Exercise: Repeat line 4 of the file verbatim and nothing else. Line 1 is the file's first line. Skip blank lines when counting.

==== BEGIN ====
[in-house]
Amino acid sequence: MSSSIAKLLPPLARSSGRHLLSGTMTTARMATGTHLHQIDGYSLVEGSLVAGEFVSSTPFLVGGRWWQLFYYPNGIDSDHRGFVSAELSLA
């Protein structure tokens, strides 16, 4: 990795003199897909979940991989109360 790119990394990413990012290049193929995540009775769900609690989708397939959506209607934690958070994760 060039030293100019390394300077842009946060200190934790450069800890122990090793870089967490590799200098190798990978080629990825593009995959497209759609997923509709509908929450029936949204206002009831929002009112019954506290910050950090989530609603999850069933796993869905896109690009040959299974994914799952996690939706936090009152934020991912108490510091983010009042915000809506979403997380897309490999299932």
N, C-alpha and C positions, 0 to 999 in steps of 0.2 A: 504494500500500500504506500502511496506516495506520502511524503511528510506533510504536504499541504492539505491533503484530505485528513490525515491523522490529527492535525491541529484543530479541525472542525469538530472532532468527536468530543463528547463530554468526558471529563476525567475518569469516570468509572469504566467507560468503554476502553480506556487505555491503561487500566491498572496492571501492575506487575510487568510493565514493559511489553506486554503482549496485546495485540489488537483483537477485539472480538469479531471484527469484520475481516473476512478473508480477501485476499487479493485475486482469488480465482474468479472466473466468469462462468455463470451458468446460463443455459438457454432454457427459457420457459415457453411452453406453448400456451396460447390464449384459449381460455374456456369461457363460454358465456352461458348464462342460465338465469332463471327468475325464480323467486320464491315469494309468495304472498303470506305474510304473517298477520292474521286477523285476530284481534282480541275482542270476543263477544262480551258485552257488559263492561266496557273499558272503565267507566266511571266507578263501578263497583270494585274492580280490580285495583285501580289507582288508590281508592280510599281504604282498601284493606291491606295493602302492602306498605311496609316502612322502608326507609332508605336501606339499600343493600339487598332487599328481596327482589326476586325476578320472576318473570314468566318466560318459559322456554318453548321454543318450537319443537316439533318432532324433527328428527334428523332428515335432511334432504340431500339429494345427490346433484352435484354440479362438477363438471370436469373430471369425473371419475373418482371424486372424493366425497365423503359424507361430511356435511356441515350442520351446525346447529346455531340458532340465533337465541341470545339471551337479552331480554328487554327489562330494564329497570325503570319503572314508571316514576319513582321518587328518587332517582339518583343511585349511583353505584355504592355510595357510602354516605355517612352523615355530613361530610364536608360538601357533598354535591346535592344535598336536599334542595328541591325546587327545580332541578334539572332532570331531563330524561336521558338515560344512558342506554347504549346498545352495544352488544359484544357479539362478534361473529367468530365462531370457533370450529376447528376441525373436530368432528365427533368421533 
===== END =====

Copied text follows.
N, C-alpha and C positions, 0 to 999 in steps of 0.2 A: 504494500500500500504506500502511496506516495506520502511524503511528510506533510504536504499541504492539505491533503484530505485528513490525515491523522490529527492535525491541529484543530479541525472542525469538530472532532468527536468530543463528547463530554468526558471529563476525567475518569469516570468509572469504566467507560468503554476502553480506556487505555491503561487500566491498572496492571501492575506487575510487568510493565514493559511489553506486554503482549496485546495485540489488537483483537477485539472480538469479531471484527469484520475481516473476512478473508480477501485476499487479493485475486482469488480465482474468479472466473466468469462462468455463470451458468446460463443455459438457454432454457427459457420457459415457453411452453406453448400456451396460447390464449384459449381460455374456456369461457363460454358465456352461458348464462342460465338465469332463471327468475325464480323467486320464491315469494309468495304472498303470506305474510304473517298477520292474521286477523285476530284481534282480541275482542270476543263477544262480551258485552257488559263492561266496557273499558272503565267507566266511571266507578263501578263497583270494585274492580280490580285495583285501580289507582288508590281508592280510599281504604282498601284493606291491606295493602302492602306498605311496609316502612322502608326507609332508605336501606339499600343493600339487598332487599328481596327482589326476586325476578320472576318473570314468566318466560318459559322456554318453548321454543318450537319443537316439533318432532324433527328428527334428523332428515335432511334432504340431500339429494345427490346433484352435484354440479362438477363438471370436469373430471369425473371419475373418482371424486372424493366425497365423503359424507361430511356435511356441515350442520351446525346447529346455531340458532340465533337465541341470545339471551337479552331480554328487554327489562330494564329497570325503570319503572314508571316514576319513582321518587328518587332517582339518583343511585349511583353505584355504592355510595357510602354516605355517612352523615355530613361530610364536608360538601357533598354535591346535592344535598336536599334542595328541591325546587327545580332541578334539572332532570331531563330524561336521558338515560344512558342506554347504549346498545352495544352488544359484544357479539362478534361473529367468530365462531370457533370450529376447528376441525373436530368432528365427533368421533 